1. Established guidelines for on call Team Leaders to support workers caring alone for young people with complex or extreme support needs; and
  2. Trained on call Team Leaders in how to assess a worker’s welfare in the aftermath of a crisis, considering emotional and psychological issues as well as physical safety.

It was also decided that the breach of the employers duty of care caused the injury, in that by failing to take these reasonable precautions Anglicare had not properly trained Mr Mafulu in how to handle such circumstances. Consequently, Mr Mafulu provided an inadequate response to the situation which resulted in Ms Greenway’s ongoing exposure to the potential of further harm (through the night and into the following day) and contributed to her injury.

On this basis, damages were awarded to Ms Greenway in the amount of $454, 935.68.

This case highlights several factors that are relevant in determining whether an employer has discharged their duty of care to an employee, including the provision of adequate employee training in how to respond to a workplace incident, and the impact of employer actions leading up to and following a traumatic incident.

If an incident occurs in the workplace, an employer must be mindful of how their actions in dealing with the matter may cause, or prevent, further injury to an employee. It is likely that a failure to train staff in how to recognise and deal with a psychologically challenging event will be a breach of the duty of care, especially where

I threw my back out at work but I had a pre-existing back injury – will this impact my ability to make a claim?

If you are injured at work, you are usually entitled to make a statutory claim (workers compensation) through WorkCover Queensland.

The main grounds you need to satisfy are that you were in fact a “worker” and that your work was a significant contributing factor to your injury. If you threw your back out while carrying out your duties at work then you will usually satisfy these criteria, and a WorkCover claim should be filed if your ongoing ability to work has been impacted. However, in limited circumstances, having a pre-existing injury may impact your ability to claim for compensation or damages, particularly where your current symptoms are an aggravation of your pre-existing injury.

Before you commenced employment, particularly in laborious and physically demanding jobs, you may have been requested to disclose all pre-existing injuries or medical conditions to your prospective employer that could reasonably be expected to be aggravated by performing the employment related duties. If you knowingly supply false or misleading information at this time, then you will not be entitled to compensation or damages under the Workers Compensation and Rehabilitation Act 2003 (the Act), for any accident that aggravates the non-disclosed pre-existing injury or condition.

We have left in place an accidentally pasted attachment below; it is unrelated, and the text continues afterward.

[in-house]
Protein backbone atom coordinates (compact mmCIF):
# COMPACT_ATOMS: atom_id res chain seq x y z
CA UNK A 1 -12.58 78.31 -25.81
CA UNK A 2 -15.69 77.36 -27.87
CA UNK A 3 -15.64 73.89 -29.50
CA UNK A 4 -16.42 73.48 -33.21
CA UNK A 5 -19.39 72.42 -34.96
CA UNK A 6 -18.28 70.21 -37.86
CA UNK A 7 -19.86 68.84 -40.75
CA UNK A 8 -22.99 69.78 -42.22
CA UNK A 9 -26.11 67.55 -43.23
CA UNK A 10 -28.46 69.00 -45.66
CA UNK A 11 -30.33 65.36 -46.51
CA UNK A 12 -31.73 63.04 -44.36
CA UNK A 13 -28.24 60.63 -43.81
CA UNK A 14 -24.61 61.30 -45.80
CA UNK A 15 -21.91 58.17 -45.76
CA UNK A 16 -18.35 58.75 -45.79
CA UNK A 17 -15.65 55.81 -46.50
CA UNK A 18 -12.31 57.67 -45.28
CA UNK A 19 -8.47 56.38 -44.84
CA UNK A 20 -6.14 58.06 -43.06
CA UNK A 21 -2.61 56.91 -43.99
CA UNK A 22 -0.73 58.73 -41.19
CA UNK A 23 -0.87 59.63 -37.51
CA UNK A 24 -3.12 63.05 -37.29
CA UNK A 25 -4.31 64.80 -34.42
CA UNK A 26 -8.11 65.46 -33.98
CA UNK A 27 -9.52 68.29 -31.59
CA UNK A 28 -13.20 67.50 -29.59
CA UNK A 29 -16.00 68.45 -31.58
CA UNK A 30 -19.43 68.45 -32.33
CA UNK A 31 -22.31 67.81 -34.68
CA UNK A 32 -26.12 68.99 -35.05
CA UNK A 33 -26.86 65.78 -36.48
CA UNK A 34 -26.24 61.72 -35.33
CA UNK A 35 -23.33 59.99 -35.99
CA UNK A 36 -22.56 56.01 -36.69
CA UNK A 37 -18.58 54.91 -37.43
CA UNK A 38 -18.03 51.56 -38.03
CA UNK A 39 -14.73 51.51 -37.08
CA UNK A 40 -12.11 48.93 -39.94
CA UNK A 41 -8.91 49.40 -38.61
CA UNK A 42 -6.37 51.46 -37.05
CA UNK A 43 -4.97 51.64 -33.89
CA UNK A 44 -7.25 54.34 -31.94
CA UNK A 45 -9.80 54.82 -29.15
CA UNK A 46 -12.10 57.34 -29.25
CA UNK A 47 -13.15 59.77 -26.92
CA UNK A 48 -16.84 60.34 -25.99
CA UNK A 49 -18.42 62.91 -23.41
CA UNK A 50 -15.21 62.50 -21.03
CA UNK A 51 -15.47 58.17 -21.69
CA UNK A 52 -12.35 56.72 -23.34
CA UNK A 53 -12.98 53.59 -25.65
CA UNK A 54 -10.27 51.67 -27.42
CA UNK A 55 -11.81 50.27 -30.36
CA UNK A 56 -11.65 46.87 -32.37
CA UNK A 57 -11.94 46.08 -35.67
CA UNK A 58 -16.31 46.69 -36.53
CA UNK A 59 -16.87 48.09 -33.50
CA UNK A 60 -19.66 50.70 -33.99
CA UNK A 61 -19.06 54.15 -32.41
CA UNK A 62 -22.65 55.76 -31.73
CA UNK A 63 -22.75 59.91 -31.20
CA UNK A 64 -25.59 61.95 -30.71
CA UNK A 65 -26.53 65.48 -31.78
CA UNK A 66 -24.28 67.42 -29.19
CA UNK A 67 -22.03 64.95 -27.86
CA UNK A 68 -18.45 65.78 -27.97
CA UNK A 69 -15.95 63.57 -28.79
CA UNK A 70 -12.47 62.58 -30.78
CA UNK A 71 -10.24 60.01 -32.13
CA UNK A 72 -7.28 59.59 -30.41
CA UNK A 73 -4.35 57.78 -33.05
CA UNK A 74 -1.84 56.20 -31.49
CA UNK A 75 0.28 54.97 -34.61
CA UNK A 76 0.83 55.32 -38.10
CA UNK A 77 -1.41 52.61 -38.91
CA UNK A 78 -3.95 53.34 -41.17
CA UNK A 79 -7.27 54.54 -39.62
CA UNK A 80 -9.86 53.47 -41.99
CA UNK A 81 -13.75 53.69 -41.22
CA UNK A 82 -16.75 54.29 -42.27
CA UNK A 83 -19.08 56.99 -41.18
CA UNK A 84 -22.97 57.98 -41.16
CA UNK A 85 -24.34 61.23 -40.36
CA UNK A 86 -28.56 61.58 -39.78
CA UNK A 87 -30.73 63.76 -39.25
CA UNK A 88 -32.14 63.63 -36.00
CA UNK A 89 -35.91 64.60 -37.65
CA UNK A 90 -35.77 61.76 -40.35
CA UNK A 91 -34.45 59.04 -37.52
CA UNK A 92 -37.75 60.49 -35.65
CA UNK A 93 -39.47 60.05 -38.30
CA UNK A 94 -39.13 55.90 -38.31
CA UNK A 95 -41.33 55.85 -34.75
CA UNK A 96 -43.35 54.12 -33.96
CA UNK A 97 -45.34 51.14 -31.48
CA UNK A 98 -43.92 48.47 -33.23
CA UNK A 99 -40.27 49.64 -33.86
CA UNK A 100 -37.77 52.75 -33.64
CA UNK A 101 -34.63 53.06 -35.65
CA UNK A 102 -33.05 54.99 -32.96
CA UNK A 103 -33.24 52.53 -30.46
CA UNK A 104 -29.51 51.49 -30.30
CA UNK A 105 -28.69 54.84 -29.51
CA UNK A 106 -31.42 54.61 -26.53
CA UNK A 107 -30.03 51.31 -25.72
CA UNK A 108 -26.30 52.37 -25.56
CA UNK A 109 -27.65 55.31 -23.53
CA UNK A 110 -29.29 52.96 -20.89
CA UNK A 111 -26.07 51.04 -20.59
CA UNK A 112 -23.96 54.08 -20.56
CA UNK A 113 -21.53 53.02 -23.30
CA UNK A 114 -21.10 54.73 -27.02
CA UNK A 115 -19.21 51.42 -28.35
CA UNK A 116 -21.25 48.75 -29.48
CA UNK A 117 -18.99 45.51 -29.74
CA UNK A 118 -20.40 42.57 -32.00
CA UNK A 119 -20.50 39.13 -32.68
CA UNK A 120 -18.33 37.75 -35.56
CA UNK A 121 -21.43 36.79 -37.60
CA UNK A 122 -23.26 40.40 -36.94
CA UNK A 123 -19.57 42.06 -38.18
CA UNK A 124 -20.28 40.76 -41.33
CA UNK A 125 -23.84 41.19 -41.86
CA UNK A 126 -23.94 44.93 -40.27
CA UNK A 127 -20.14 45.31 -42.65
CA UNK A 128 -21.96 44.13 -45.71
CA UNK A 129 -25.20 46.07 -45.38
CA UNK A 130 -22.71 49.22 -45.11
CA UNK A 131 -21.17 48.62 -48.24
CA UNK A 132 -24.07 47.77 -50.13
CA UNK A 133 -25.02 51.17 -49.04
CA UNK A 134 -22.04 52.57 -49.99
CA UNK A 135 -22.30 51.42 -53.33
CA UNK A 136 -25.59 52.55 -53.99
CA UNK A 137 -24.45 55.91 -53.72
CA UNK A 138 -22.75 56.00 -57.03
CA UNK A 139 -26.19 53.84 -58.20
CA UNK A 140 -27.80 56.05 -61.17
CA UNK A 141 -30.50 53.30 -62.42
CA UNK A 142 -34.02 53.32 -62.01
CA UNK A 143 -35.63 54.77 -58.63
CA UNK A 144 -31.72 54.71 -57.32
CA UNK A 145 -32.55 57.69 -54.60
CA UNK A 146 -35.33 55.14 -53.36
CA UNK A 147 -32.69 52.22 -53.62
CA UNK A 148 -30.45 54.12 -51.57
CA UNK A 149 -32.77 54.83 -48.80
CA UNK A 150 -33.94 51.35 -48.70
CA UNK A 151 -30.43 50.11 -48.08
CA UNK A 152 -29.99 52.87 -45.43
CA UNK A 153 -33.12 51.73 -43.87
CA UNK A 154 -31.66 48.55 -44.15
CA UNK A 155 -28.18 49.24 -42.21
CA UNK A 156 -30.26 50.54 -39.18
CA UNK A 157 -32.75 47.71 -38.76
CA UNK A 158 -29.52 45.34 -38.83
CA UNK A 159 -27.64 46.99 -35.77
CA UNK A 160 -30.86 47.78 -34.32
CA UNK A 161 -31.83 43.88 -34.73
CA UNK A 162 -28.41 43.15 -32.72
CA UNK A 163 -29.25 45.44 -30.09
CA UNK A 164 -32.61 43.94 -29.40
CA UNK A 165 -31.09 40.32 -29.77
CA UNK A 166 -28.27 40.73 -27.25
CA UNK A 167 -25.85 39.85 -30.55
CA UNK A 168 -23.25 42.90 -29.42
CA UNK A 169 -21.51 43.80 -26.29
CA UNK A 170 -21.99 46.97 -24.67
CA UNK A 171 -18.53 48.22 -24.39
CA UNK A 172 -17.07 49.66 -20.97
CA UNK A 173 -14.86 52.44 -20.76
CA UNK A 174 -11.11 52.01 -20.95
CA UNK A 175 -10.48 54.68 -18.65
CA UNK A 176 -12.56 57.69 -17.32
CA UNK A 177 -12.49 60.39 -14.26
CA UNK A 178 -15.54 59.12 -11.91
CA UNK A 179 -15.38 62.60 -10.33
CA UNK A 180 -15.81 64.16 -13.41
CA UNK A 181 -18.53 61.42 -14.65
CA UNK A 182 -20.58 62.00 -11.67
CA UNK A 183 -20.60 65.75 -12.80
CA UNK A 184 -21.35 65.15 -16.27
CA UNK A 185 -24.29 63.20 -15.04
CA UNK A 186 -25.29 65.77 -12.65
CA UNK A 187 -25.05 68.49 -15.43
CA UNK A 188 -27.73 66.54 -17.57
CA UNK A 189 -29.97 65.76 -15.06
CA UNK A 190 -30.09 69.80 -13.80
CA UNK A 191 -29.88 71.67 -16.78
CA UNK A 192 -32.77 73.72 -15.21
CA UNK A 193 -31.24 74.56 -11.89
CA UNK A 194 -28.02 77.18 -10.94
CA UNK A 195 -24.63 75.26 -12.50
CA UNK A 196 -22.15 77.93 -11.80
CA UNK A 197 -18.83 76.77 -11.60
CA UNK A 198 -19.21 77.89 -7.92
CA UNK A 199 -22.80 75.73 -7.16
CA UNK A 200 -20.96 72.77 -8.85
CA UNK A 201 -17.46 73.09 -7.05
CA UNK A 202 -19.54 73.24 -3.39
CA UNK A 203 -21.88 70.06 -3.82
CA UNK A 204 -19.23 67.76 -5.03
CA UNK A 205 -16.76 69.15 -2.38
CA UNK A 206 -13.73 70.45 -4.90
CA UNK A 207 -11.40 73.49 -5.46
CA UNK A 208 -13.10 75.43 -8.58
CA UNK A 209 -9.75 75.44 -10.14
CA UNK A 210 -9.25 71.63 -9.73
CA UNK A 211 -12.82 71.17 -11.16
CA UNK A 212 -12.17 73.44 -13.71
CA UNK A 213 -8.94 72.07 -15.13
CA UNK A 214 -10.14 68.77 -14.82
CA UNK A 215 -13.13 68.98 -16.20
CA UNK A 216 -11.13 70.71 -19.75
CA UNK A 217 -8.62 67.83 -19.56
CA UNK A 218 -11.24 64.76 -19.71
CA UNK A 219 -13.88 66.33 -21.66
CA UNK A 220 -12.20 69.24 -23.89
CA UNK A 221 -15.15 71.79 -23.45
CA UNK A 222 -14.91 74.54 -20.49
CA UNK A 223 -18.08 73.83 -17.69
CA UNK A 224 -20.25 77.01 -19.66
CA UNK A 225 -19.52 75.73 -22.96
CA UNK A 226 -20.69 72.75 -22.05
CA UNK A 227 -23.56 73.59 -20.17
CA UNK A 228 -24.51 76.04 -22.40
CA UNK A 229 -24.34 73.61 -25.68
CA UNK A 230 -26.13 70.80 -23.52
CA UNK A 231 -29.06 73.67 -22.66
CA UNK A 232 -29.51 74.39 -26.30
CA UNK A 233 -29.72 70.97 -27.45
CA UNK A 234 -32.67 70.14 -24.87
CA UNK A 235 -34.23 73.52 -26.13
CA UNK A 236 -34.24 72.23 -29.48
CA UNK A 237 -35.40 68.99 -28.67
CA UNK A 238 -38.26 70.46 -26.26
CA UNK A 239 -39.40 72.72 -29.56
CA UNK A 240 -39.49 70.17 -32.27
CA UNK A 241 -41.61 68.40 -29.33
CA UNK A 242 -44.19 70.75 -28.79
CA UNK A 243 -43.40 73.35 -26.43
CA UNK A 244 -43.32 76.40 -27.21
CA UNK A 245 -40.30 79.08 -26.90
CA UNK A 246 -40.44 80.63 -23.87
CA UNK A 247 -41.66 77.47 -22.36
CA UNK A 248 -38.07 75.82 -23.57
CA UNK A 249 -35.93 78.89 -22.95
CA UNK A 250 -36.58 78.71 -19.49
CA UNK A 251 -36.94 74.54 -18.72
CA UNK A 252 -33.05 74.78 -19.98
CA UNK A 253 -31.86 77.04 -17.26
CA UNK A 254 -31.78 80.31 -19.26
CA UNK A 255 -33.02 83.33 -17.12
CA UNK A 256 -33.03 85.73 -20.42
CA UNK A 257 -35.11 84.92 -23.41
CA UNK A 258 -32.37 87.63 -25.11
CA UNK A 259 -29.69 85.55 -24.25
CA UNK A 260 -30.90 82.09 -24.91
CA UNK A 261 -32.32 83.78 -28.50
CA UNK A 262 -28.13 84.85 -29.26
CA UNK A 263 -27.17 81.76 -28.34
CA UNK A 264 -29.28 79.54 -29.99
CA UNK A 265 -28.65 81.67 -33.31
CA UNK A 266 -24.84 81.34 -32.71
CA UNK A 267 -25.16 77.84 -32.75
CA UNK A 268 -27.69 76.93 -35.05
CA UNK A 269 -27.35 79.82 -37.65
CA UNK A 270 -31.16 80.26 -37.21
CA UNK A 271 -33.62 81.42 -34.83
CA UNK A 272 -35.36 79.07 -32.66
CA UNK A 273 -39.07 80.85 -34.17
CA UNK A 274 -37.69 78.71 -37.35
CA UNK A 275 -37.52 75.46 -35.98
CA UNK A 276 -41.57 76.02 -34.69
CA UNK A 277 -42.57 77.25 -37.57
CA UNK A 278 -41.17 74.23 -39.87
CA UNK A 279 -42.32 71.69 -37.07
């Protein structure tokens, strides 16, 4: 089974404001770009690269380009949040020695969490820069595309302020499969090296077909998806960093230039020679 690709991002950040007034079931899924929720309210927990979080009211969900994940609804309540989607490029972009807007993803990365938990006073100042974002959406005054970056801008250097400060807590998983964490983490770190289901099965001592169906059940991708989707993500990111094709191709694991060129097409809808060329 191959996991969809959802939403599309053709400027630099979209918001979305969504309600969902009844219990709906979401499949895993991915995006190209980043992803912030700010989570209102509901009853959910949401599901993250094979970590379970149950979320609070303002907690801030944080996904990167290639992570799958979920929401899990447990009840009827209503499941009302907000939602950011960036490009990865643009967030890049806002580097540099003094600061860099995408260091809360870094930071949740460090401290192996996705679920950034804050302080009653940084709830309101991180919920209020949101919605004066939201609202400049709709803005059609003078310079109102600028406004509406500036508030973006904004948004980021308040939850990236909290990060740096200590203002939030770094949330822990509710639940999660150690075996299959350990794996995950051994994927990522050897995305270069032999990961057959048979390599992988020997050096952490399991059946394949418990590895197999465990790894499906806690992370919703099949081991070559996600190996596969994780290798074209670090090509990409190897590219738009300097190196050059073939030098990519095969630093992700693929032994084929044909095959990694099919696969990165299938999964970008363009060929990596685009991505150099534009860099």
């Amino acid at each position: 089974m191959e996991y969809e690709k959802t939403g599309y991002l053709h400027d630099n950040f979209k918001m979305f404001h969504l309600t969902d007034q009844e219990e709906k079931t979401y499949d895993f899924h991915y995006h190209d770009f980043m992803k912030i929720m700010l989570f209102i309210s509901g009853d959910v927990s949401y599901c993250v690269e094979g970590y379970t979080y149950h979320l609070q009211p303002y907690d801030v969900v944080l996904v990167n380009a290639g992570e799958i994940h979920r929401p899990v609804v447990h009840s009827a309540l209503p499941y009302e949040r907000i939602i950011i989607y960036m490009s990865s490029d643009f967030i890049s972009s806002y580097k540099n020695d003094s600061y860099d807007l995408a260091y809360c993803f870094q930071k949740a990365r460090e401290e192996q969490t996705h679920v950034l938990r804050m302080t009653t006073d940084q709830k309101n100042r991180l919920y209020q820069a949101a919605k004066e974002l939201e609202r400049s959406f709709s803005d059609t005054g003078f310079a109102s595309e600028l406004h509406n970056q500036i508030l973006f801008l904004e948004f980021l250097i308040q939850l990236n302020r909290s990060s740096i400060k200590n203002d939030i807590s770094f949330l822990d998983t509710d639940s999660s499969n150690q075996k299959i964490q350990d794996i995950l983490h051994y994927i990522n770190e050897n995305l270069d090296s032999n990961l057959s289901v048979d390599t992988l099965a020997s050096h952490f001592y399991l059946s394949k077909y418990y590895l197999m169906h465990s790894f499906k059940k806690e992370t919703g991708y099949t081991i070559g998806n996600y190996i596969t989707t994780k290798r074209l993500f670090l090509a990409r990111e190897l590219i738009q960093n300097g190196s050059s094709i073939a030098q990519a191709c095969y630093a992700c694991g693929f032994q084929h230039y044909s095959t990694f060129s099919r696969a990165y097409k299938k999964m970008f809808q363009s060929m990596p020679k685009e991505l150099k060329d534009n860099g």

If your prospective employer hired you before requiring the disclosure of your pre-existing back injury (or any other relevant injury or condition), then you will still be entitled to claim for compensation.

Aside from the situation where you failed to disclose your pre-existing back injury, you will be entitled to make a workers’ compensation claim for any injury where work was a significant contributing factor, including injuries that were caused by the negligence of an employer, co-workers or any third parties that you deal with. This includes aggravation of a pre-existing back injury. Only after first making a statutory claim (through workers compensation), will you then be eligible to make a common law claim. You can find out more information on this process here.

If you are ineligible to lodge a statutory claim or common law claim because you did not disclose your pre-existing injuries, then you do still have options including Income Protection payments through your superannuation provider. Or, if the injury has developed into a disability that will prevent you from working ever again, you could consider making a Total and Permanent Disability Claim, again through your superannuation provider. Both of these types of claims do not require another party to be “at fault” for the injury, but can still provide you with the financial assistance you need to manage and overcome the difficulty of suffering from illness or injury.

If you have had a workplace accident and would like advice on lodging your WorkCover statutory compensation claim or common law claim, or you are unsure about your eligibility where you have a pre-existing back injury, contact our offices for a free consultation with one of our Brisbane personal injury lawyers on (07) 3252 0011, or through our general enquiries page.